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For reasons of confidentiality we are unable to release specific details of casualties without their explicit consent, or that of their family. Aggregated data on casualties is also included on the Ministry of Defence website at:
Harry Cohen: To ask the Secretary of State for Defence what recent representations he has received from his US counterpart on military (a) force levels and (b) strategy in Afghanistan; and if he will make a statement. 
Des Browne [holding answer 7 February 2008]: I meet regularly with my NATO counterparts, including the US Defence Secretary, to discuss issues of mutual interest, including Afghanistan. NATO Defence Ministers last met on 7-8 February to discuss Afghanistan and other issues.
Mr. Bob Ainsworth: Since the introduction of the free mail service for members of HM armed forces deployed to Iraq and Afghanistan began on 3 September 2007, the volume of mail to Afghanistan has increased by 95 per cent. compared to the same period in 2006-07.
Mr. Bob Ainsworth: I am withholding the number of imagery analysts deployed in theatre as its disclosure would, or would be likely to prejudice the capability, effectiveness or security of the armed forces. However, the number of analysts required in theatre is kept under regular review by the Permanent Joint Headquarters and the Ministry of Defence.
Mr. Gerald Howarth:
To ask the Secretary of State for Defence if he will place in the Library copies of his Department's annual Royal Air Force (a) manpower strength planning assumptions, (b) manning and
training margins, (c) baseline strength projection and (d) aircrew sustainability assessment for financial years 1997-98 to 2006-07. 
Mr. Bob Ainsworth: The reports requested contain large amounts of unrounded data. The unrounded data would need to be rounded in line with National Statistics protocols, and the forecast assumptions would need to be redacted, prior to the documents being placed in the Library, both of which actions could be done only at disproportionate cost.
Mr. Gerald Howarth: To ask the Secretary of State for Defence if he will place in the Library copies of his Departments quarterly forecast of Royal Air Force manpower for each quarter since the beginning of 1997-98.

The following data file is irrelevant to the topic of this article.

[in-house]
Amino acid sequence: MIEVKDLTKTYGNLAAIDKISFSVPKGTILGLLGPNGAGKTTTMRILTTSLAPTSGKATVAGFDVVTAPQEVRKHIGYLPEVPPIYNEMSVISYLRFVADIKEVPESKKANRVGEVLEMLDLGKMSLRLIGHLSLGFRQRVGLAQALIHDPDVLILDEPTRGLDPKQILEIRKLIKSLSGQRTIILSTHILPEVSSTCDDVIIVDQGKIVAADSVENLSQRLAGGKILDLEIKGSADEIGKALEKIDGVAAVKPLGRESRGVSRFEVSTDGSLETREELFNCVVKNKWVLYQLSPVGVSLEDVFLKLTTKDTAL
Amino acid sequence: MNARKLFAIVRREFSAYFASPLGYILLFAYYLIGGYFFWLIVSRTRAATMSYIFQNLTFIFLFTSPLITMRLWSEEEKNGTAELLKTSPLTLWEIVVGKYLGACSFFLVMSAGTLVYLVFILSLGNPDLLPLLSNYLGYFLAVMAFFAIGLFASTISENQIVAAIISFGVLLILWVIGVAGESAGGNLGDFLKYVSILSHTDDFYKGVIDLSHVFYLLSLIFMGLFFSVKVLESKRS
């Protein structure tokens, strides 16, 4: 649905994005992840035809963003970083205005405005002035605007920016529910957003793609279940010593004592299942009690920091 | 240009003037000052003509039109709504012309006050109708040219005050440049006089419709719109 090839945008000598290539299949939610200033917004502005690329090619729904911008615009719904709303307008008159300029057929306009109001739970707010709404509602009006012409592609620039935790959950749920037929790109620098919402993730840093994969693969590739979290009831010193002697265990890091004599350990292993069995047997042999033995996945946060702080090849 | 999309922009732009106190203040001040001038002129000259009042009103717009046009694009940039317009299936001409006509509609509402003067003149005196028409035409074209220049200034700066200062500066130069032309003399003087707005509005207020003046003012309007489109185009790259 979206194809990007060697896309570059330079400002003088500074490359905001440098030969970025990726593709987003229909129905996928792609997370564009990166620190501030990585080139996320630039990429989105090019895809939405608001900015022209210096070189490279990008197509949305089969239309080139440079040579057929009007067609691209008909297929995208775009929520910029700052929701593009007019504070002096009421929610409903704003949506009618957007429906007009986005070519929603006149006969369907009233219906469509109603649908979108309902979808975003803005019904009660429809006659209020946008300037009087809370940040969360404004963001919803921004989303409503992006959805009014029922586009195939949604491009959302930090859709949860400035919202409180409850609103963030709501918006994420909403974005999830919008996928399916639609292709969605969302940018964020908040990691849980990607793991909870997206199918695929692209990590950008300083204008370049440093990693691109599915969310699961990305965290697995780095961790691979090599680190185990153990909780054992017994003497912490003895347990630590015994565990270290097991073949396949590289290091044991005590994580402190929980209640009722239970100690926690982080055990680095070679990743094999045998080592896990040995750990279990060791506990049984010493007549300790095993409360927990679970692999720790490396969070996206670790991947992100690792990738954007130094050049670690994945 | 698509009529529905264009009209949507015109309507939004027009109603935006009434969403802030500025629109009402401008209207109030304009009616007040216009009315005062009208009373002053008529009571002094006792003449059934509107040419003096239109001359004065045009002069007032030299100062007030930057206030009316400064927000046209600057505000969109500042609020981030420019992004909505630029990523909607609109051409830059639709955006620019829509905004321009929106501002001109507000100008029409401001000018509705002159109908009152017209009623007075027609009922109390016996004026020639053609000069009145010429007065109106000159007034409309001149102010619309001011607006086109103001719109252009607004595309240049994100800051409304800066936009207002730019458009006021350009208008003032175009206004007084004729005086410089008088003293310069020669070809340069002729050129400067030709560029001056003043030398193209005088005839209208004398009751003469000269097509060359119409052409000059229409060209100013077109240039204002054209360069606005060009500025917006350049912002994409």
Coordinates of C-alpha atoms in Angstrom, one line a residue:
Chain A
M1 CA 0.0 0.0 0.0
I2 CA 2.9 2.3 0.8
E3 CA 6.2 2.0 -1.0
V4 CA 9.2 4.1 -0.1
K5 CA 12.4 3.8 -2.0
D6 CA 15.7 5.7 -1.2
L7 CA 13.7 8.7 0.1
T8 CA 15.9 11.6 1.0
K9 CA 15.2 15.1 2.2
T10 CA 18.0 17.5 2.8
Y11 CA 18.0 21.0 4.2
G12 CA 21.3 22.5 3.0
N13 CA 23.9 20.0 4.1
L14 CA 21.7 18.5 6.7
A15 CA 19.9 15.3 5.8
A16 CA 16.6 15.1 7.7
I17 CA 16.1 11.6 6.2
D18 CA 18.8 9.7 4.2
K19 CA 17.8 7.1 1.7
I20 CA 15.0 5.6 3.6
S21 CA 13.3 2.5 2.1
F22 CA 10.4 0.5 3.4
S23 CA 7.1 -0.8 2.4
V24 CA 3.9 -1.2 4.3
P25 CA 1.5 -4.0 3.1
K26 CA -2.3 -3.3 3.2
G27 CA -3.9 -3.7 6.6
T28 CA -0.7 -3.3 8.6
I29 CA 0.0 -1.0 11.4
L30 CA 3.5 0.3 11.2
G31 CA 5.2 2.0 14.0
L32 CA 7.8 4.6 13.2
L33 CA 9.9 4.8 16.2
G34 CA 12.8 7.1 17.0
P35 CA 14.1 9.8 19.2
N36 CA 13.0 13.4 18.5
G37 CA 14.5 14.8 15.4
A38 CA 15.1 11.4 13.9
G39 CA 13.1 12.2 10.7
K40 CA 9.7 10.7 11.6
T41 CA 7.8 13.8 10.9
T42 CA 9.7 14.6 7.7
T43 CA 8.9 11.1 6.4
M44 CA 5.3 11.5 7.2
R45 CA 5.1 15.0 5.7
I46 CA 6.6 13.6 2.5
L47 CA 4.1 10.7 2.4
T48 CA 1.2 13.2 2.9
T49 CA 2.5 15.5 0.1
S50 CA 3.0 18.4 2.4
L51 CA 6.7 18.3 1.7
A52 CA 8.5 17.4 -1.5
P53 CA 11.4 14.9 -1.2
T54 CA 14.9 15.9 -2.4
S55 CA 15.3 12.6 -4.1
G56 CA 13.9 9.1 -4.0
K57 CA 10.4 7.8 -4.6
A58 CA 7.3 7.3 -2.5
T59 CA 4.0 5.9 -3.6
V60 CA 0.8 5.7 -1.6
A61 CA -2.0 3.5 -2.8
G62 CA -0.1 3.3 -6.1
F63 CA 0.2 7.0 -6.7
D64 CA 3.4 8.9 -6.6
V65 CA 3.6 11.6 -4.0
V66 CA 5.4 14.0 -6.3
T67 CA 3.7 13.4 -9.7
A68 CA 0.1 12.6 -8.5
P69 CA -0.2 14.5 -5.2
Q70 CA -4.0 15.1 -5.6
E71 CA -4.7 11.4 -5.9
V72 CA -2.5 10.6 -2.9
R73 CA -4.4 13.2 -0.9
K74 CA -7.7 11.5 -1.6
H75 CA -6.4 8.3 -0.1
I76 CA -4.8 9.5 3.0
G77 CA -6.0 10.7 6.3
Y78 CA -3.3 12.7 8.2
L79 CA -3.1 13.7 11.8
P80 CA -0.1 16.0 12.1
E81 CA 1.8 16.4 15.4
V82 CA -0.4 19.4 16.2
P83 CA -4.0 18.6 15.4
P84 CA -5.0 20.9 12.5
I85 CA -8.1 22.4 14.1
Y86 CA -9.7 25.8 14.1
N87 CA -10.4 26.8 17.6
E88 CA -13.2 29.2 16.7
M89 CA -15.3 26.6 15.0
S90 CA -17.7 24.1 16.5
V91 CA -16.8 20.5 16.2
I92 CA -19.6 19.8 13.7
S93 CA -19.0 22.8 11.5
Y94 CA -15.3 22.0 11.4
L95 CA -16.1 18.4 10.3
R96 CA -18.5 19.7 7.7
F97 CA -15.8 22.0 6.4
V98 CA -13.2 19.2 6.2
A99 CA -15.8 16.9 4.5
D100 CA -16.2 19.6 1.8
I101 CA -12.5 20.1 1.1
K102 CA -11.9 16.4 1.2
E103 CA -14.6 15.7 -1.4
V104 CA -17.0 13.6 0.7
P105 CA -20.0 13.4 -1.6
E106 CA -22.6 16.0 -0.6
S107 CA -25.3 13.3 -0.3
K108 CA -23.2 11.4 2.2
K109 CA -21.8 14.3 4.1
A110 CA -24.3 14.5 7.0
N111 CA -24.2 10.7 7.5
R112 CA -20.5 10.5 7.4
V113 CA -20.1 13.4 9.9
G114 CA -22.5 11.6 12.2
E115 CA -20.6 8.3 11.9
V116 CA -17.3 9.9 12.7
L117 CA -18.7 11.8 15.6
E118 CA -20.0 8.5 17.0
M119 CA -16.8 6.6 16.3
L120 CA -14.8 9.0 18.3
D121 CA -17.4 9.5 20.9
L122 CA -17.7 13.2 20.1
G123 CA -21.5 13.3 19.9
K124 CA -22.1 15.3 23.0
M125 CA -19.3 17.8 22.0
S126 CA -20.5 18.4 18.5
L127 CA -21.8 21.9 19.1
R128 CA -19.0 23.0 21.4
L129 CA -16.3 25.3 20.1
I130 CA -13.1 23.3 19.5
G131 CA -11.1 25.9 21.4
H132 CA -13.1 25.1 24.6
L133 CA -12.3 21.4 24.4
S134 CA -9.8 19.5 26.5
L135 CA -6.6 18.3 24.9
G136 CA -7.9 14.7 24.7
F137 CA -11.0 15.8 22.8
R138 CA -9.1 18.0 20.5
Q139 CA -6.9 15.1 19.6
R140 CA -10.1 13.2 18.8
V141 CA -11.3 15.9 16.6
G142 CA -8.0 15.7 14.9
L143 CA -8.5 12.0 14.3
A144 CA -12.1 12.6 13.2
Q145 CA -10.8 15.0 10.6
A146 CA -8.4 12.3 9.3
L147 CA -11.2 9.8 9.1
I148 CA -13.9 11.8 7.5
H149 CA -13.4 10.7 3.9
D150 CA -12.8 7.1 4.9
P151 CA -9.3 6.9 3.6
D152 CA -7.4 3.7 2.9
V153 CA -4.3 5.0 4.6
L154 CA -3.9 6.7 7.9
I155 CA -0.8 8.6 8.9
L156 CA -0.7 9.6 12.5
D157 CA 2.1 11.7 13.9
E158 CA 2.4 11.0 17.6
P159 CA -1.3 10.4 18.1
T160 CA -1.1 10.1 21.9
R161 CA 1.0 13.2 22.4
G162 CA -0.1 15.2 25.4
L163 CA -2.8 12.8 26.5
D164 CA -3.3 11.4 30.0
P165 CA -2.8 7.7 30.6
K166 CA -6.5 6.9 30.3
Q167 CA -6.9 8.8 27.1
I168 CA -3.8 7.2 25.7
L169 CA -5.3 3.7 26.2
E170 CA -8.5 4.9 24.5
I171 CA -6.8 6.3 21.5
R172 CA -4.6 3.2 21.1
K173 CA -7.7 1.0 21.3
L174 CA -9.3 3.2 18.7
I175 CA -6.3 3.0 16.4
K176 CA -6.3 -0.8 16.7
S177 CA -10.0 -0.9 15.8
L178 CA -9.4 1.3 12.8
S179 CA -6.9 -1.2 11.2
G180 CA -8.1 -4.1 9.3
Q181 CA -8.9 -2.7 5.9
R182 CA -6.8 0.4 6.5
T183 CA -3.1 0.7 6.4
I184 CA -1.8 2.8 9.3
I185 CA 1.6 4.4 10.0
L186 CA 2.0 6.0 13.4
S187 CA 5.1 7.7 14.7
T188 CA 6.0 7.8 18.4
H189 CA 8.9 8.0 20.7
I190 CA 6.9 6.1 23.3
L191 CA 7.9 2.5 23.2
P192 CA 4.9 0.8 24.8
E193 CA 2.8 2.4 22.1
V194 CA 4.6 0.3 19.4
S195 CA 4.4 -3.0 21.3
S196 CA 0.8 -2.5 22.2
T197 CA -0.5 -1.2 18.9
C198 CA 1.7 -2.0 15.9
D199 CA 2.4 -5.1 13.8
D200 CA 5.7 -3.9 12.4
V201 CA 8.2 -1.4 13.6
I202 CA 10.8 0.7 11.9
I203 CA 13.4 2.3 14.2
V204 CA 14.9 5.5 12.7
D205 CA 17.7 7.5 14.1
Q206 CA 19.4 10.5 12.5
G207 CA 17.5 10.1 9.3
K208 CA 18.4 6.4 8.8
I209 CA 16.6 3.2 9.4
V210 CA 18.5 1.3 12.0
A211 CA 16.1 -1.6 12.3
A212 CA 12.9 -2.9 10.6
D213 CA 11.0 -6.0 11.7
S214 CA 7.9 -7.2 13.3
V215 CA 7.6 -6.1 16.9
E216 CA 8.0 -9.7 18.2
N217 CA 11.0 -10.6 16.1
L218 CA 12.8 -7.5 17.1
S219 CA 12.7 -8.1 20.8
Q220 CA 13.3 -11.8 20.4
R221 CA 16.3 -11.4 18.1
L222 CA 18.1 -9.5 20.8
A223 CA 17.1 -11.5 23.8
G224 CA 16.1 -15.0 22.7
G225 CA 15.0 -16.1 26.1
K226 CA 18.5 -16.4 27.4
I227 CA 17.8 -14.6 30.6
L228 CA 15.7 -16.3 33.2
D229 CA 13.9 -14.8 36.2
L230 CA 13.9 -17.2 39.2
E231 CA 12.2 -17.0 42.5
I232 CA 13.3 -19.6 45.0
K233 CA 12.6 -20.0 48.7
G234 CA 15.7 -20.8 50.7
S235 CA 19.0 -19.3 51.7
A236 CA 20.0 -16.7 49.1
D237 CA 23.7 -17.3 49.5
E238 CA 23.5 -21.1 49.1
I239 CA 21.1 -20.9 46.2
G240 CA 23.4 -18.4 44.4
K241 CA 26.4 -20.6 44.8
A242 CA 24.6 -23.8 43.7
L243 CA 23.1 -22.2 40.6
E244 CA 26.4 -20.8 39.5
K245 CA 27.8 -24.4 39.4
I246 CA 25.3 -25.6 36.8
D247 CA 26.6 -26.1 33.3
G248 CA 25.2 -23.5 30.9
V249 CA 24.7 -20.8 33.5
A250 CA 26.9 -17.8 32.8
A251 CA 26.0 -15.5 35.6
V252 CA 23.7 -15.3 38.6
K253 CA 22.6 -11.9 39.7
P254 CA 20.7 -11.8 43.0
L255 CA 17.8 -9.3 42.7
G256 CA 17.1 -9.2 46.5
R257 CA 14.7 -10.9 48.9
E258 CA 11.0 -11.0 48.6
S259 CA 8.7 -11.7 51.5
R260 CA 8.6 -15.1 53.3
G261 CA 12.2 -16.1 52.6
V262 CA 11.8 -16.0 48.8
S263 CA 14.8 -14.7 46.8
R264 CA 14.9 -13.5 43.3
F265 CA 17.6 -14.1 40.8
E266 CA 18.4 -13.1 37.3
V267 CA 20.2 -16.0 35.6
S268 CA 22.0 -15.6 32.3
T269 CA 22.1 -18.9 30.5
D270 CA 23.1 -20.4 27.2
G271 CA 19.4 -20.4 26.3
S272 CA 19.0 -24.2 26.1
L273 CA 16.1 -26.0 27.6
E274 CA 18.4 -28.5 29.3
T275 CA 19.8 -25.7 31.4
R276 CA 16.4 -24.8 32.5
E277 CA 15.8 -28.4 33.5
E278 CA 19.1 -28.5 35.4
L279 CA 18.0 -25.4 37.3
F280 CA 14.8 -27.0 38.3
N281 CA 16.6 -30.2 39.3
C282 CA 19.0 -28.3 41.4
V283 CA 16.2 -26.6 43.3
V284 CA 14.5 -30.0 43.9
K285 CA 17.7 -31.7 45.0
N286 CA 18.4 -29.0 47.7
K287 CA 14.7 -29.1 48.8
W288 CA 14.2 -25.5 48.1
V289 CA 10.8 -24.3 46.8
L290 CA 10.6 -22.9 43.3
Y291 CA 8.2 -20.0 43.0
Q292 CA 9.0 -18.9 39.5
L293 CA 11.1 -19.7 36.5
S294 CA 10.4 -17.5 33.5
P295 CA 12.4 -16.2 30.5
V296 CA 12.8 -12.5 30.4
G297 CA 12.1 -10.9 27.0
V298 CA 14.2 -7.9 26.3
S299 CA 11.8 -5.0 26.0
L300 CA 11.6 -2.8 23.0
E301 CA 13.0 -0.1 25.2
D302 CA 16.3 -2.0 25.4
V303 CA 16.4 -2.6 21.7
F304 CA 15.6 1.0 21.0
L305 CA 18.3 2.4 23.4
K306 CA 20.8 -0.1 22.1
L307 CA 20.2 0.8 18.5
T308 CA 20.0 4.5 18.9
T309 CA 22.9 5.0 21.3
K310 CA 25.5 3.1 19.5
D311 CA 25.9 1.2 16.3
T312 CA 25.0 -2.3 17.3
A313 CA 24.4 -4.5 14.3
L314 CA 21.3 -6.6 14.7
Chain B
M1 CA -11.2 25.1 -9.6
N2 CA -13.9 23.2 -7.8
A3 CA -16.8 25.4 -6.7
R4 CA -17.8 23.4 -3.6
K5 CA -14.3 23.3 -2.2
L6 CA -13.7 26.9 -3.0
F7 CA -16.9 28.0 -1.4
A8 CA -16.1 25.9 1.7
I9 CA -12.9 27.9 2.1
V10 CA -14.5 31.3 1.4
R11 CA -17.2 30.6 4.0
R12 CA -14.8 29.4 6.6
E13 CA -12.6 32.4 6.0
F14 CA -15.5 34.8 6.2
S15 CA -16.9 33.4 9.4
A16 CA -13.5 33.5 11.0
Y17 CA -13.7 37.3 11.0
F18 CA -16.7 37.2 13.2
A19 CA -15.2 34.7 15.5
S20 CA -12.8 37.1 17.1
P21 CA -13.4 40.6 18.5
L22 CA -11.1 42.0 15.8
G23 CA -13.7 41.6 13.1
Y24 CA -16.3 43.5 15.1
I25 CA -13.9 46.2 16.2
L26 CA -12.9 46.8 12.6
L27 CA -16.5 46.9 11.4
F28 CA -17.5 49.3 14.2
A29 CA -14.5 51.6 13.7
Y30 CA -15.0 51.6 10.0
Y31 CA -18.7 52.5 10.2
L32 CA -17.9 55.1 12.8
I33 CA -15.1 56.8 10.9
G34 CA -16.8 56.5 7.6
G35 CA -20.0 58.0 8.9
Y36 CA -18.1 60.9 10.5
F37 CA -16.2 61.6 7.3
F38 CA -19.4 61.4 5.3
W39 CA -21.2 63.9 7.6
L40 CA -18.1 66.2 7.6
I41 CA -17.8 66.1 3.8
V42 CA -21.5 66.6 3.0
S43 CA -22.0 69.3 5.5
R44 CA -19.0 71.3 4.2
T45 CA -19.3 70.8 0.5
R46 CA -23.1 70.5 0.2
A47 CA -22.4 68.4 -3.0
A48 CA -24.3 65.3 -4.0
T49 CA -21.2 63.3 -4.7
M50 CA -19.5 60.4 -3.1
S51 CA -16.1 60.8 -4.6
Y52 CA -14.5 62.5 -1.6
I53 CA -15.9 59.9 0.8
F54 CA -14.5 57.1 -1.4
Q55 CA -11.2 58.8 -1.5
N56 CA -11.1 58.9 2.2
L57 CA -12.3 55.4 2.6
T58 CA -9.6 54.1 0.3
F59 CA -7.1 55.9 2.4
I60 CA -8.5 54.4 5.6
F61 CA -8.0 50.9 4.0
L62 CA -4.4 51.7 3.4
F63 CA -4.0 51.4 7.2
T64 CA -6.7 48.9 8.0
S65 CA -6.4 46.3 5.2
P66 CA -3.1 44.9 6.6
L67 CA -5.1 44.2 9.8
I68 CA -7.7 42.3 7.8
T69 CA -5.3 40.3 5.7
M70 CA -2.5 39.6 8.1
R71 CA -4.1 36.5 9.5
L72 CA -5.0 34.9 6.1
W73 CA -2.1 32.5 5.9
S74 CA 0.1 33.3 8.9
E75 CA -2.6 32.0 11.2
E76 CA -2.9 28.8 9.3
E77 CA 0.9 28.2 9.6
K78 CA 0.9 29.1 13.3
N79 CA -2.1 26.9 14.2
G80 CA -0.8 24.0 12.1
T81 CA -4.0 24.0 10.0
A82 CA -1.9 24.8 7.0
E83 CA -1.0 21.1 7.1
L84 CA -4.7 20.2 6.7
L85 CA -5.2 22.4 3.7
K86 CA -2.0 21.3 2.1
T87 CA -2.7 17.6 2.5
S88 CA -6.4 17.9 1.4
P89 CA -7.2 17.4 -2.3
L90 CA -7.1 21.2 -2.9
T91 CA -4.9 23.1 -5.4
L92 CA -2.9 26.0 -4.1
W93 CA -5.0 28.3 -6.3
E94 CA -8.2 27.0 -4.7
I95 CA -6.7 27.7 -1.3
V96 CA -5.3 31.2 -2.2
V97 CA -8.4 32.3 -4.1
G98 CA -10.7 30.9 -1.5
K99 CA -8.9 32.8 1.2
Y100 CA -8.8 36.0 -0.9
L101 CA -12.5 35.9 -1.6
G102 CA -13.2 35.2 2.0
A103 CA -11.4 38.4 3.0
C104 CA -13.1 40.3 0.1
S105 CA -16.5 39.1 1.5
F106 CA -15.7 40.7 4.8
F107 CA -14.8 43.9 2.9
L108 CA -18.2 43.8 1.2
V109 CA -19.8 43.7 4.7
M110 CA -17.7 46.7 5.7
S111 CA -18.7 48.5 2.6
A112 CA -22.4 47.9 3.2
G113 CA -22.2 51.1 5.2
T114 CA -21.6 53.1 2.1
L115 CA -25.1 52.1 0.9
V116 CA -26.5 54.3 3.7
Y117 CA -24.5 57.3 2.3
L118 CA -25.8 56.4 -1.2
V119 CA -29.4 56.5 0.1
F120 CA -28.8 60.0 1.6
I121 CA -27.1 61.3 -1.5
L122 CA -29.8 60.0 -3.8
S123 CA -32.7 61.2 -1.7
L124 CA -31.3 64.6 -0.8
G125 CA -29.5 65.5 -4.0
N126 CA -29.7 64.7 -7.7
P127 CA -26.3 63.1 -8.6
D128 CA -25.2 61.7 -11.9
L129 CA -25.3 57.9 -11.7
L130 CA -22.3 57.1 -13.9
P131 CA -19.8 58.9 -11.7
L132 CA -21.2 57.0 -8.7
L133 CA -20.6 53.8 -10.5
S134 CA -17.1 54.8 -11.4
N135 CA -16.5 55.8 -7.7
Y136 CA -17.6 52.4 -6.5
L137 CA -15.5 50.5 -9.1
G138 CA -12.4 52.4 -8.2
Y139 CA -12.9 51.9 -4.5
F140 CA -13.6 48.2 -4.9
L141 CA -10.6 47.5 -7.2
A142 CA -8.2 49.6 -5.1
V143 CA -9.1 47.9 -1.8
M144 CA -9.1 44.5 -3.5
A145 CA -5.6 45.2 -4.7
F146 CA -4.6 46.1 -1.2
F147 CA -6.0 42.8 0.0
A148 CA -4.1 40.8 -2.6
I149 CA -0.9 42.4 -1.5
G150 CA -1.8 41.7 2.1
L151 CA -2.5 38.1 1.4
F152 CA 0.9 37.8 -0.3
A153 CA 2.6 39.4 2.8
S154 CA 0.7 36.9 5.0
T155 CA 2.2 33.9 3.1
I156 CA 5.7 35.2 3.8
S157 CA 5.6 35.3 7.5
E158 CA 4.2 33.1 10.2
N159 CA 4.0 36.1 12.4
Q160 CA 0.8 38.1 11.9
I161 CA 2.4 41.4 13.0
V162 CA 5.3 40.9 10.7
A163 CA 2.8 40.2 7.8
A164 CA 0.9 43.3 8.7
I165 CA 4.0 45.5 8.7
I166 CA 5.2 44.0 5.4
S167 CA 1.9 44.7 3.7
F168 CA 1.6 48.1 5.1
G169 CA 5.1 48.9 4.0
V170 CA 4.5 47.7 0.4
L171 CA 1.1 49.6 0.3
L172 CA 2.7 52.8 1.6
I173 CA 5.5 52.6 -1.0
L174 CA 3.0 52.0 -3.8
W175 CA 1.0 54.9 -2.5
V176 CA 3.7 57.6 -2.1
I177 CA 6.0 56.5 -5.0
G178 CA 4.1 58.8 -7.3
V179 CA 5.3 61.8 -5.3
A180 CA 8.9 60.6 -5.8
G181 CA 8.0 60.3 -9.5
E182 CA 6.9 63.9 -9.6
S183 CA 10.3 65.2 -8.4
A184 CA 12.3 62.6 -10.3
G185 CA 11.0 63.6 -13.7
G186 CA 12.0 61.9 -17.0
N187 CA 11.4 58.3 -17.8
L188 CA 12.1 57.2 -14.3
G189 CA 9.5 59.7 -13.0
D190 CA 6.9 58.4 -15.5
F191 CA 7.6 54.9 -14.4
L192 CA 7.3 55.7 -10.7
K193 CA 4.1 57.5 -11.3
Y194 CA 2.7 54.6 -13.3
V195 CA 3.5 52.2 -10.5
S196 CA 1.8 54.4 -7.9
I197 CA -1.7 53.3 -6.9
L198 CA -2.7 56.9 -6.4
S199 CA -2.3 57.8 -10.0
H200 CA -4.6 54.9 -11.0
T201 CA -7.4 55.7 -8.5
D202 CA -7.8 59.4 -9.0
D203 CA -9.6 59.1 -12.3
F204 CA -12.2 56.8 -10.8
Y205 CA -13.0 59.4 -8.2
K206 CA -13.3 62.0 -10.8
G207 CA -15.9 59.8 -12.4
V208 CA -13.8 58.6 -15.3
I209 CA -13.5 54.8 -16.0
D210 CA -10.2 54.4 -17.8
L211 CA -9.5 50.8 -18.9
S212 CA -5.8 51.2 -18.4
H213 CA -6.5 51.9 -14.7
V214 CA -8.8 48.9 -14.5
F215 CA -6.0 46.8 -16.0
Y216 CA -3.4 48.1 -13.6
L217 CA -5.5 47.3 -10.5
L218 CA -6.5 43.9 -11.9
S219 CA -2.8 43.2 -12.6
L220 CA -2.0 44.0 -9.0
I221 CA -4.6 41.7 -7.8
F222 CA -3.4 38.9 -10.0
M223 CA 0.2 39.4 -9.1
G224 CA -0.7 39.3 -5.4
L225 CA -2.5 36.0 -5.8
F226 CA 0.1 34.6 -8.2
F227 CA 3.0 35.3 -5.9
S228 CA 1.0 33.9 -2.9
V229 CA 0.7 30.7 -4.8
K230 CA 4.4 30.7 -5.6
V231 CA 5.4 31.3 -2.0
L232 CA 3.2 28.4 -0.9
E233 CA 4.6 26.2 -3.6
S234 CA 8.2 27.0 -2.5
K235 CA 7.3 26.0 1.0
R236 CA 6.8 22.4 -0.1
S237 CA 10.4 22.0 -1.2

Mr. Bob Ainsworth: The reports showing the quarterly forecasts of RAF manpower contain large amounts of unrounded data. This data would need to be rounded prior to the documents being placed in the Library, in line with National Statistics protocols, and could be done only at disproportionate cost.
Mr. Bob Ainsworth: The future aircraft carriers have been designed to support a Joint Force Air Group including the Joint Combat Aircraft (JCA) and a mix of helicopters which we expect will initially include Sea King Mk 7 and Merlin. We will set the in-service date for the JCA capability when the programme reaches sufficient maturity and we make the main investment decision, and we will continue to manage carefully the transition from Harrier to JCA.
Mr. Kevan Jones: To ask the Secretary of State for Defence if he will make a statement on the opportunities for small and medium-sized enterprises in the north east arising from the ordering of the two aircraft carriers. 
Mr. Bob Ainsworth: BAE Systems Submarine Solutions has recently selected two north east companies, McNulty and A&P, to form the Tyne Carrier Association, which will make a significant contribution to the manufacturing phase of the Future Carrier project (CVF). In addition, we would expect there to be extensive opportunities for further sub-contracts arising from CVF, both in the north east and throughout the UK.
Mr. Kevan Jones: To ask the Secretary of State for Defence what assessment he has made of the effects of the placing of the order for two aircraft carriers on the skills base of the UK maritime industry; and if he will make a statement. 
Mr. Bob Ainsworth: We expect current programmes, including the future aircraft carrier programme, to ensure the retention of key skills and capabilities in the UK maritime industry in the short to medium term. The Defence Industrial Strategy defined the key maritime industrial skills and capabilities we need to retain on shore to support the needs of the Royal Navy in the longer term. We are therefore working with the shipbuilding industry to agree the core work load required to sustain these high-end design, systems engineering and combat systems integration skills across the maritime sector.